Posts by Nibb31

    You're misunderstanding. When your NAS reads or writes data, that data goes through RAM. The point of ECC is that your data doesn't get corrupted by faulty RAM.

    ECC RAM uses parity, but that extra parity bit is already included on the memory module, which means that 8GB of ECC RAM has the same capacity as non-ECC RAM, only more secure.

    When you say I need to test locally if the player requires transcoding, how exactly do you do that? Does plex tell you if it's transcoding? I never saw such a message so far.. Is there some kind of log I should be checking to see if my movies are being transcoded before playing?

    Yes, when a player is playing, there is an icon in the top right corner of the server web page. Click it, and you'll get info on the stream.

    Regarding Plex, you need to first determine what your requirements are:
    - How many clients do you realistically need to serve simultaneously over the local network or with remote access.
    - What type of media files.
    - What kind of upload bandwidth do you have.
    - Which clients will you be using.

    You need to test the clients that you want to use with Plex installed on your current PC to determine if they require transcoding or not. Once you have determined how much simultaneous transcoding you need, then you can determine what kind of CPU you need.

    Rasplex can play pretty much anything in 1080p without transcoding except X265/HEVC. However, there haven't been any updates in a year, so it seems to have been abandoned by its developers. Also, transcoding also depends on the client's download bandwidth and the server's upload bandwidth.

    1) sda1 is your system drive. You are not supposed to use it to store data, which is why it is not available in OMV.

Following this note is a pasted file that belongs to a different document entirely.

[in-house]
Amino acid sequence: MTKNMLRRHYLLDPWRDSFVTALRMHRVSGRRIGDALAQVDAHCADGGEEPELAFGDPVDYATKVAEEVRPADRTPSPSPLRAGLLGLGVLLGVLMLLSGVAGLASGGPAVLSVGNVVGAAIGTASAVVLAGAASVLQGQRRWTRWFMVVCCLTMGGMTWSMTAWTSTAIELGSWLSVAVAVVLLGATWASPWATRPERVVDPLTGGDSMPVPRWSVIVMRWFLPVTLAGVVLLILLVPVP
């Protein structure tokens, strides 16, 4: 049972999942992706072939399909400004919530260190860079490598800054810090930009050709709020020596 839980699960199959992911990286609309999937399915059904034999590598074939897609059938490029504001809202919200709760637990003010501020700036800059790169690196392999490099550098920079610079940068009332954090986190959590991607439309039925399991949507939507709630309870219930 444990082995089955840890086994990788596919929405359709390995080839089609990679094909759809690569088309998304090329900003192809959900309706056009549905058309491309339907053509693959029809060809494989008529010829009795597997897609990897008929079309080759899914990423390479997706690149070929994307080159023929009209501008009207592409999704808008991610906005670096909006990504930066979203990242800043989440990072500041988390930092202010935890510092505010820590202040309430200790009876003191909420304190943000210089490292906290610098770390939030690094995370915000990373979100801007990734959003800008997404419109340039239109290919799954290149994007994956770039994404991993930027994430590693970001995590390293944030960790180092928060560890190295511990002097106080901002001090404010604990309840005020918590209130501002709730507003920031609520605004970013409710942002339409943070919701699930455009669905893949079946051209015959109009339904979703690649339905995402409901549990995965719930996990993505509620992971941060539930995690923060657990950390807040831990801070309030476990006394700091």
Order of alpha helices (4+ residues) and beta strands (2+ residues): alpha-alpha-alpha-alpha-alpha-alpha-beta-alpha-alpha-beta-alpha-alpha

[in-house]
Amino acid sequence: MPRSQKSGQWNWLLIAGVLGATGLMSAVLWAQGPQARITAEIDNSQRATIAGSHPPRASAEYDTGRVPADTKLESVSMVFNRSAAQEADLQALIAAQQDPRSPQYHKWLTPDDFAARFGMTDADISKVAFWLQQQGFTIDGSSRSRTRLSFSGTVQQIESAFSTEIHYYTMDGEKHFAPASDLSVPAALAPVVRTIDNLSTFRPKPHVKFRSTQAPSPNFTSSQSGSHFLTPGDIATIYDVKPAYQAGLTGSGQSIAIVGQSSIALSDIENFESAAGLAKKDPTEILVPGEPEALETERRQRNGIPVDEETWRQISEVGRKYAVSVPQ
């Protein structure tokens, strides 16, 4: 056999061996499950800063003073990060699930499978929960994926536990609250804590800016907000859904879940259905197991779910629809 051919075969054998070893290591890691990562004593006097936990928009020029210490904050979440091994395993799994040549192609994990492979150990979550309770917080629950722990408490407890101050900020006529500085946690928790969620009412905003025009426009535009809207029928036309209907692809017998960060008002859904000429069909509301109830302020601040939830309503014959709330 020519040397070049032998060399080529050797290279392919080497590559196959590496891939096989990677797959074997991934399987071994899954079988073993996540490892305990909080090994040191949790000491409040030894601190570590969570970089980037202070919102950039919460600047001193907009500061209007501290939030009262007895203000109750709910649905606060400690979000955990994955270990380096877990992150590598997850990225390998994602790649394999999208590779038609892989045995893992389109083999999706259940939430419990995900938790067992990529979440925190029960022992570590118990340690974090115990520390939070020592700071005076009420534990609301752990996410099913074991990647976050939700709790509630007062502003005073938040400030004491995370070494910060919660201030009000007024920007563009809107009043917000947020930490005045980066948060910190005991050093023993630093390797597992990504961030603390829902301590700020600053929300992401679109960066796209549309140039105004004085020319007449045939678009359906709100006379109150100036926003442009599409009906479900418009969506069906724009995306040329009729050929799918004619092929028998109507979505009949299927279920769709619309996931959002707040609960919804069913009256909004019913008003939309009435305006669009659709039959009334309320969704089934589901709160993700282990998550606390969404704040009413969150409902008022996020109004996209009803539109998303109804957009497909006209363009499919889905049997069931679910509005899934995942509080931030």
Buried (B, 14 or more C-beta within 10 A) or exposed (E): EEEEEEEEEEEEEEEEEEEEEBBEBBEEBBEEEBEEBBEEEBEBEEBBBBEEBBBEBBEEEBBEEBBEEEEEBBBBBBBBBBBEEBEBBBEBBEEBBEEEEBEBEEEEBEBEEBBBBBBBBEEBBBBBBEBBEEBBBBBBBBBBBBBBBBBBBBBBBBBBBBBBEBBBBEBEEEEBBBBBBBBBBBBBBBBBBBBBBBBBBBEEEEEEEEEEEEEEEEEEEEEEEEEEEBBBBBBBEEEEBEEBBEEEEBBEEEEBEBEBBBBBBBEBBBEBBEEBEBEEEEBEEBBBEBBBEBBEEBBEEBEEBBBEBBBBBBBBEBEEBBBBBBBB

2) Yes, that's normal. Your data goes on the data drives. Only the system should be on the system drive.
    3) No there is no plugin. A NAS is typically used over Samba, NFS, FTP, or WebDAV. If you want something like Dropbox, then you need to install Nextcloud.
    4) No, because that is not what a NAS is for. If you want a multimedia machine, you could connect a Raspberry Pi to your TV with Kodi or Plex to read the files that are served by the NAS.

    It's a bit of a weird idea, since both OSs have different purposes and are aimed at different sorts of machines. Windows typically goes on a desktop machine with a keyboard, a mouse, and a monitor that you put to sleep when you're not using it. OMV is designed for a headless machine dedicated to storage that can go under the desk or in a closet, without keyboard or monitor, that runs 24/7. You wouldn't want or need Windows on a machine like that.

    Maybe you need to consider getting two machines. You don't need a full blown PC as a NAS, so it can be relatively cheap.

    As you say, RAID5 will allow you to tolerate 1 total disk failure. But is that the only thing that could go wrong ?

    The most common cause of data loss, in my experience, is user error: accidental deletion or corruption. There is also bit rot, malware, multiple disk failures (which are very common when rebuilding an array after your single disk failure), other hardware failure, and all the "mechanical" issues (flood, fire, theft...).